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Video instructions and help with filling out and completing Where Form 4797 Involuntary

Instructions and Help about Where Form 4797 Involuntary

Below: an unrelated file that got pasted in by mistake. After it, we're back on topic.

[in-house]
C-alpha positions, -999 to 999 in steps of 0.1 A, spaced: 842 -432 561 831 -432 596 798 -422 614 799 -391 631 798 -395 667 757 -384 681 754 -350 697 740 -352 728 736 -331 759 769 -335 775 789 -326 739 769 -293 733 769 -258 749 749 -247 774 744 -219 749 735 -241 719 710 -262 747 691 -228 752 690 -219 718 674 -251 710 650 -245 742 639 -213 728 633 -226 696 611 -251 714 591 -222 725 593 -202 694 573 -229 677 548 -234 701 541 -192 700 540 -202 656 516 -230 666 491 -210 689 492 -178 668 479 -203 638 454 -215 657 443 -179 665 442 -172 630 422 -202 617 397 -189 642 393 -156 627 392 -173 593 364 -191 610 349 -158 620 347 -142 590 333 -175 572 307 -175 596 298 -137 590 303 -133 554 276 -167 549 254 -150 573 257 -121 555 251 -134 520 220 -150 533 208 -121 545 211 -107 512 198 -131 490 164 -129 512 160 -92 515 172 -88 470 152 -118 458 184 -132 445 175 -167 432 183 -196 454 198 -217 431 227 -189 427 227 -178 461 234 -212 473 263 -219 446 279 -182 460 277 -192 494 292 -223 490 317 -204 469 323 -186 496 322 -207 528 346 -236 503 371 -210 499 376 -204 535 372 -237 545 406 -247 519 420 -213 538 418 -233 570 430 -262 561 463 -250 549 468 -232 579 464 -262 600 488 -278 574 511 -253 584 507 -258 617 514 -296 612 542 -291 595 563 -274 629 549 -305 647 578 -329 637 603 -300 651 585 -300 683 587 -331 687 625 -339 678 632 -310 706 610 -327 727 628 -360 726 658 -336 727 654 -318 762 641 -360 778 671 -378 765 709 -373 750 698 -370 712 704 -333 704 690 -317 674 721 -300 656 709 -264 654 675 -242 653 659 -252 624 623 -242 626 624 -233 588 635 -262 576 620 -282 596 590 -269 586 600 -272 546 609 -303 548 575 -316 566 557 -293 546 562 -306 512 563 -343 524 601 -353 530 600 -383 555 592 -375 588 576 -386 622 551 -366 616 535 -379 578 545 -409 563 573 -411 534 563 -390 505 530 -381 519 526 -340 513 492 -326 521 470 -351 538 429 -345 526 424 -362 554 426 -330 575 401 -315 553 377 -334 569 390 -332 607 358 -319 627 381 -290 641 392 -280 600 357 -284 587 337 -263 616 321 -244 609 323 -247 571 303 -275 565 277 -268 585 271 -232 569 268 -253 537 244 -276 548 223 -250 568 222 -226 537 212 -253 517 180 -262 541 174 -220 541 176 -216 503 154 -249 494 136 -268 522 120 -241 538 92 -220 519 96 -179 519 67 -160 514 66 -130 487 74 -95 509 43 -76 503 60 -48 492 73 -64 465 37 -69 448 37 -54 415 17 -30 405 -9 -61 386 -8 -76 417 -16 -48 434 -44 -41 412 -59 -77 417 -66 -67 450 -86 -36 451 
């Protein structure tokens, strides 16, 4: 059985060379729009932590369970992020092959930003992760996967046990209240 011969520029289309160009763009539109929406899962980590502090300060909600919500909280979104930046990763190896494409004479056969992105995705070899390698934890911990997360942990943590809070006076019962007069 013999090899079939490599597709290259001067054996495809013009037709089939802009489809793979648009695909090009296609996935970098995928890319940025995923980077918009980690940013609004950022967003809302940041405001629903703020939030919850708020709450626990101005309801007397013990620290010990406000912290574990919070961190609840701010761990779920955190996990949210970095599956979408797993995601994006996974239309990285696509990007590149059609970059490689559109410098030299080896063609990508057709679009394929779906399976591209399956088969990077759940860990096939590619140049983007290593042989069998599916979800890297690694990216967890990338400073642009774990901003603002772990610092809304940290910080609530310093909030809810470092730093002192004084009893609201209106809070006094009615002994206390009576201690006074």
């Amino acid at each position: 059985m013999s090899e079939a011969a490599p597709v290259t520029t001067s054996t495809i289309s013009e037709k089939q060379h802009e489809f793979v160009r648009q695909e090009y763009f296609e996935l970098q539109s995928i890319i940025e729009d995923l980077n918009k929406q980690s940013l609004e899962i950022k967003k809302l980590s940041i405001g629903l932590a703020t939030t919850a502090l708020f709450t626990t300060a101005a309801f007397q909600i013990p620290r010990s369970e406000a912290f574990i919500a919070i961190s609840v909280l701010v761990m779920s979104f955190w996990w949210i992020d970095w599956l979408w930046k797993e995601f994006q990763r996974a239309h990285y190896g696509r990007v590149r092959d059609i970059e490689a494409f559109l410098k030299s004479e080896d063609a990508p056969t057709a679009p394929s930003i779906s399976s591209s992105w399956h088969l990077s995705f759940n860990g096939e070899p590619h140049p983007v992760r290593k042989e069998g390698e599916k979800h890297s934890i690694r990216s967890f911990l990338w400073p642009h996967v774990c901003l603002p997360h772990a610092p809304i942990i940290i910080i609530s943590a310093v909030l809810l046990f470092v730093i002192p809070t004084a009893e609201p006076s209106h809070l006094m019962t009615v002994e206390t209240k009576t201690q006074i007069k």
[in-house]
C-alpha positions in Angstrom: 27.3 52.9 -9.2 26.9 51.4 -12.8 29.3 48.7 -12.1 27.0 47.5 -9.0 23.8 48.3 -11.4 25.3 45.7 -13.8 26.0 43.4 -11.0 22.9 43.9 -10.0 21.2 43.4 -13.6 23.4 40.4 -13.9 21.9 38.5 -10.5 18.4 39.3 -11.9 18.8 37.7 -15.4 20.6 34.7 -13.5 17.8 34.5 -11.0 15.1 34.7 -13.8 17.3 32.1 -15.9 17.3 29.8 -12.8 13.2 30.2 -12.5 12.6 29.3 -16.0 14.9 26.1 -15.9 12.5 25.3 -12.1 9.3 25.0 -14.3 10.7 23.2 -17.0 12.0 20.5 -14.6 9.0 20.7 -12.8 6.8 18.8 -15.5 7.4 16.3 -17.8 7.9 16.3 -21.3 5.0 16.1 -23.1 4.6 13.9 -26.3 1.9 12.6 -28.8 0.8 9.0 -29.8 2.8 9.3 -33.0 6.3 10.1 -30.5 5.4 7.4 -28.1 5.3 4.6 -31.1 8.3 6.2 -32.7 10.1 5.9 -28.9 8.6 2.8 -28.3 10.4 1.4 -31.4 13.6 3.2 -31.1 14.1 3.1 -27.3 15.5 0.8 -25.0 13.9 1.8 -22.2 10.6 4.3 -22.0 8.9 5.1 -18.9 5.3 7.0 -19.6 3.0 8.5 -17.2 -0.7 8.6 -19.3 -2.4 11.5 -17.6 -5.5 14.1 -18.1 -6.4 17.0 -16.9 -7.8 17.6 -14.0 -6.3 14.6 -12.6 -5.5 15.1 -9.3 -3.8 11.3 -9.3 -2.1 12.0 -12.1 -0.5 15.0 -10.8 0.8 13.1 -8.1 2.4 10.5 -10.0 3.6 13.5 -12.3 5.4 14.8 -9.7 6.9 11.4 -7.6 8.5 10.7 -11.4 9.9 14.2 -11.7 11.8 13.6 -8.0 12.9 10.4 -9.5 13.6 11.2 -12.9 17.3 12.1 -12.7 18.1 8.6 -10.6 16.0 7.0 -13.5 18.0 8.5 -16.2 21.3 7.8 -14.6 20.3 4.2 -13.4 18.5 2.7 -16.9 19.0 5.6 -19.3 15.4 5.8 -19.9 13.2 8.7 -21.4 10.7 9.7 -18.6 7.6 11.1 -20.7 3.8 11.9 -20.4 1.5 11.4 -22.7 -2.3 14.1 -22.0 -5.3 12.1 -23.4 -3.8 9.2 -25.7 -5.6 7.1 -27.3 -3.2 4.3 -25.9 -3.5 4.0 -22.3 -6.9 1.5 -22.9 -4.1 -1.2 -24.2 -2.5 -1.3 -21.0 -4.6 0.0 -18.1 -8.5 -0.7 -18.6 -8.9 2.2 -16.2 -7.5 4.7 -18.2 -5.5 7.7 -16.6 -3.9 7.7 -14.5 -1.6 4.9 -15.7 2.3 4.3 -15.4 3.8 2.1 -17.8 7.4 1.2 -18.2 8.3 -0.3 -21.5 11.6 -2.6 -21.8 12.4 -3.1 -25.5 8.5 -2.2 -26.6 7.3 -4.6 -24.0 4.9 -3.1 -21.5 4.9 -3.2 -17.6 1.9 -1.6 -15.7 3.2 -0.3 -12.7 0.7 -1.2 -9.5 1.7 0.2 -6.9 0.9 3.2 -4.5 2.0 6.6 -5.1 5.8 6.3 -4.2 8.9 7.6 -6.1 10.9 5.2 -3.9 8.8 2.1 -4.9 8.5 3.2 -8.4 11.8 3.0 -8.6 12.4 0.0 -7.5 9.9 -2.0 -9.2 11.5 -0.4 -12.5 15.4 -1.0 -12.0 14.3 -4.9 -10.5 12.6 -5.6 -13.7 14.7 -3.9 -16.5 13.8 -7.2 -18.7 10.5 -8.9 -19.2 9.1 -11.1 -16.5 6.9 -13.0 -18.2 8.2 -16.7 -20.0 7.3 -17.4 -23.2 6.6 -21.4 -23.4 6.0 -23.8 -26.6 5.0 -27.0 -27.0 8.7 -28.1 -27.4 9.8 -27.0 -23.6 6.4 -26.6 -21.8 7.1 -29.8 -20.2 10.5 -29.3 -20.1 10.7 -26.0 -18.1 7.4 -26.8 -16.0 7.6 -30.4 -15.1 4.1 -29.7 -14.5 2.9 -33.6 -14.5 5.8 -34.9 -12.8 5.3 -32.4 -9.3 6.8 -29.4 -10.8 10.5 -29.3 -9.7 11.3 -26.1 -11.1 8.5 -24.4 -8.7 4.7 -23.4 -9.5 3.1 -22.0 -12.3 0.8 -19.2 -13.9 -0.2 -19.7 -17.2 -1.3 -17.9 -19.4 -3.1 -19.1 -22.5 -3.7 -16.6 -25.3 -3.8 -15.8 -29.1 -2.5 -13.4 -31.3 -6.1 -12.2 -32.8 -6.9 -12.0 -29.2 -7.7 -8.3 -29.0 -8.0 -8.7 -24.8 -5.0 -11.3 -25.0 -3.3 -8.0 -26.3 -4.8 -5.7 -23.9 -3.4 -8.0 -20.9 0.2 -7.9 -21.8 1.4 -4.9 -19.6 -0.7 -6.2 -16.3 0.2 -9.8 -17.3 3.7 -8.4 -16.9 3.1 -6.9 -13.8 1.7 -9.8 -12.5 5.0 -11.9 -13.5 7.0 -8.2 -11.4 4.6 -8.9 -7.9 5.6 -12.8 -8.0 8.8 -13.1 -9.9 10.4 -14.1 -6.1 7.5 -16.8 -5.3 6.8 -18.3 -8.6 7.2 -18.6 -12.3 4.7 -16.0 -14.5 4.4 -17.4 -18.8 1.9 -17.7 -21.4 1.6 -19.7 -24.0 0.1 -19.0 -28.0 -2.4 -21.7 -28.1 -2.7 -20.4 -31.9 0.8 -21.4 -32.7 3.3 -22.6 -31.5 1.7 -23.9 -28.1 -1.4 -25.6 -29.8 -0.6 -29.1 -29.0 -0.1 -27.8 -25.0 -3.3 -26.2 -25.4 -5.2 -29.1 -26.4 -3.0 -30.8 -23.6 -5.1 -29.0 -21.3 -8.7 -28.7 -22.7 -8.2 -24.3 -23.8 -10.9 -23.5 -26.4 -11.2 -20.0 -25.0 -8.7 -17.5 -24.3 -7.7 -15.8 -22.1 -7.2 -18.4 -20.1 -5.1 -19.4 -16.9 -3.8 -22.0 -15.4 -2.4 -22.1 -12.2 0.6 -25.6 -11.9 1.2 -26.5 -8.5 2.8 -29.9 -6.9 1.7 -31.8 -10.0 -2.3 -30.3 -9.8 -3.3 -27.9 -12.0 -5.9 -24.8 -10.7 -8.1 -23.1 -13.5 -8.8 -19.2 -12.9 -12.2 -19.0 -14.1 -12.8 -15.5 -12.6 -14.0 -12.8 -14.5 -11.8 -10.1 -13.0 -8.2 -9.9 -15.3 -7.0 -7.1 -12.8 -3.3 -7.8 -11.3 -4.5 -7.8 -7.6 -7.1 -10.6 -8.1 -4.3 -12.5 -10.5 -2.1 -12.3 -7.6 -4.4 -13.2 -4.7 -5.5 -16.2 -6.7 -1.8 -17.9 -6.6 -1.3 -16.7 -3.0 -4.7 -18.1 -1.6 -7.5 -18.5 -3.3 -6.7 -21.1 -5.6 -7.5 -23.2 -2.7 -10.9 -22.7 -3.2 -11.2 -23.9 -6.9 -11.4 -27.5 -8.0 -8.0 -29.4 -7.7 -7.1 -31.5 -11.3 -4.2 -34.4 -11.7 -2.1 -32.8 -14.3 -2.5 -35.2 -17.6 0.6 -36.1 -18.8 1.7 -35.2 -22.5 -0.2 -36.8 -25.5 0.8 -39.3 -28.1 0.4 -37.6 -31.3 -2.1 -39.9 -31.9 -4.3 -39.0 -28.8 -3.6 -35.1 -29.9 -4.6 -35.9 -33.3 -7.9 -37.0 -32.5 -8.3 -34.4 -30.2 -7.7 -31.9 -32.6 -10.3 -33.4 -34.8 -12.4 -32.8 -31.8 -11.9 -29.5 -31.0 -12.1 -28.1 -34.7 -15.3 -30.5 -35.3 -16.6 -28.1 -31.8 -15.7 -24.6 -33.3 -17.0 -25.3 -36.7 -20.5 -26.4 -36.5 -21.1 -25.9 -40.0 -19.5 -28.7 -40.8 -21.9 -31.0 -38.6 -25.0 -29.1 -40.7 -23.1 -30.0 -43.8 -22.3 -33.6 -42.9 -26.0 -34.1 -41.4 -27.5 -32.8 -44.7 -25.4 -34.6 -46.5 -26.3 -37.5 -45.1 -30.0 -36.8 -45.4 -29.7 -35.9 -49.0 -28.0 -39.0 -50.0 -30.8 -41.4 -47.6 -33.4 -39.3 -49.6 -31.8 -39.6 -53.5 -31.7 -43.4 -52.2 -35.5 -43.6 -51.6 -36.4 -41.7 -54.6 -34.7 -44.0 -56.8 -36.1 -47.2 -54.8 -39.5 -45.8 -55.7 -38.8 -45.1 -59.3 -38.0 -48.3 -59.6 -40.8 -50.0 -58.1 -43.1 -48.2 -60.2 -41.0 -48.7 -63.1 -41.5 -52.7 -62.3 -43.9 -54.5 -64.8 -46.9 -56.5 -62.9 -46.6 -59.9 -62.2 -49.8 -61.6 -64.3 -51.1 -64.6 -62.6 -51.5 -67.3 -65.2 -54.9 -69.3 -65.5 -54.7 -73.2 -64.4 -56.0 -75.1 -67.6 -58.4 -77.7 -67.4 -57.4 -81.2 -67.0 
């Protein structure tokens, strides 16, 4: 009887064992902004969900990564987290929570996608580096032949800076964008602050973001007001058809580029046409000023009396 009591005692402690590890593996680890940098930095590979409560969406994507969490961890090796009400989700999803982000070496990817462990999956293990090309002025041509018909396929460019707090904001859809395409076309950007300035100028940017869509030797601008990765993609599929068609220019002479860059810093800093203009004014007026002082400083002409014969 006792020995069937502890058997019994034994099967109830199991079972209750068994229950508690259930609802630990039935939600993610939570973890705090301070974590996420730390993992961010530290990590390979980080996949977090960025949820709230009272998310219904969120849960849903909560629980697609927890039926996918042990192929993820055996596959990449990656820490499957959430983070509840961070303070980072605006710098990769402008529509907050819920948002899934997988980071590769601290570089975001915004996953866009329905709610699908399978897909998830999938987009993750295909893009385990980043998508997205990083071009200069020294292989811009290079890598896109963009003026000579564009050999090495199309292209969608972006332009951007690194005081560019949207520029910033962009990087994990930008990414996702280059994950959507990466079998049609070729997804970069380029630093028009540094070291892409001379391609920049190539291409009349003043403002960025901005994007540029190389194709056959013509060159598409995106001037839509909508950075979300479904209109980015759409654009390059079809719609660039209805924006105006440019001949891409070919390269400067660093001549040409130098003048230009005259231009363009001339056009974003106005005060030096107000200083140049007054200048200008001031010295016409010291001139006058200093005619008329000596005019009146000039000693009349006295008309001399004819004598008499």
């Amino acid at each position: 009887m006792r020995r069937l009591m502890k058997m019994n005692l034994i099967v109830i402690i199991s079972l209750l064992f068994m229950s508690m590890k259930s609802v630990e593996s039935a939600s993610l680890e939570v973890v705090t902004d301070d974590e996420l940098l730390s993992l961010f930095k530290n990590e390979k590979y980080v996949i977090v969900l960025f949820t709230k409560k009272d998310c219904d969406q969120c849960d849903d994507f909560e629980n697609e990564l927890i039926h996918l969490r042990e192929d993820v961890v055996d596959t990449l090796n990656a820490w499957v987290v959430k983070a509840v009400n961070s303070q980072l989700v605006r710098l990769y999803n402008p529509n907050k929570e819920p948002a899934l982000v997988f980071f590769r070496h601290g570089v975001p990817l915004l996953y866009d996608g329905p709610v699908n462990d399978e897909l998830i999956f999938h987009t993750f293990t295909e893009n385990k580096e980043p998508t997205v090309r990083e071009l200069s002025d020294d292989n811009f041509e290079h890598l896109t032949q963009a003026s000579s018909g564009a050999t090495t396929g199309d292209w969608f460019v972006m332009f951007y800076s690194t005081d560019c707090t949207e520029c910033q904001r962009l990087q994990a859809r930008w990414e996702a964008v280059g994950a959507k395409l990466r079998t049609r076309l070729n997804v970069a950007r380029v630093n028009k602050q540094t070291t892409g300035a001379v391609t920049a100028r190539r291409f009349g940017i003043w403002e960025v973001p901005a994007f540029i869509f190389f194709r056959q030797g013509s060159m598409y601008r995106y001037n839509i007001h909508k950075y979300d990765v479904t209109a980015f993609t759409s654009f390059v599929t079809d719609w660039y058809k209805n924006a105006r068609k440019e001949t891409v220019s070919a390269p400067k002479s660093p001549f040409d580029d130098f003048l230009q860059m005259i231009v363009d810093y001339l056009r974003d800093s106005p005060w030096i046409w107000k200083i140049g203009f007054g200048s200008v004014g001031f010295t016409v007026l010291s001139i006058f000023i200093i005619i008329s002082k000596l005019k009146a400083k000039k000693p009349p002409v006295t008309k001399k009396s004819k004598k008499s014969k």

This section discusses involuntary conversions and casualty and theft losses. Involuntary conversions occur when you no longer have ownership of a property due to destruction, such as floods, theft, seizure by the government, or threat of condemnation. In these cases, you may be reimbursed by an insurance company or city for more than the original value of the property. If you receive a gain from an involuntary conversion or loss, you have two options: keep the cash or replace the lost property. However, gains from involuntary conversions are deferred if you buy or replace similar property. There are specific rules regarding what is considered similar property, depending on whether it is real estate or personal property. It is also important for the replaced property to match the previous use. The deadline to replace the property is within two years after the year of the gain, or three years in the case of condemnation. For example, if a property is condemned in the middle of 2014, you have until the end of 2017 to replace it. If you experience a loss in an involuntary conversion, you must take the loss, but you have the choice to either pay the tax on the gain or defer it until you sell the replacement property. Boot, which is usually cash or assumed liabilities, plays a role in involuntary conversions. If you receive boot, you may have additional cash or assets to pay taxes on any gains. When receiving boot, the recognized gain is the lesser of the realized gain or the boot received. Your basis in the boot received is its fair market value, which can be easily determined if it is cash. If it is not cash, you may need an appraisal to determine its value. If you exchange properties, the new property...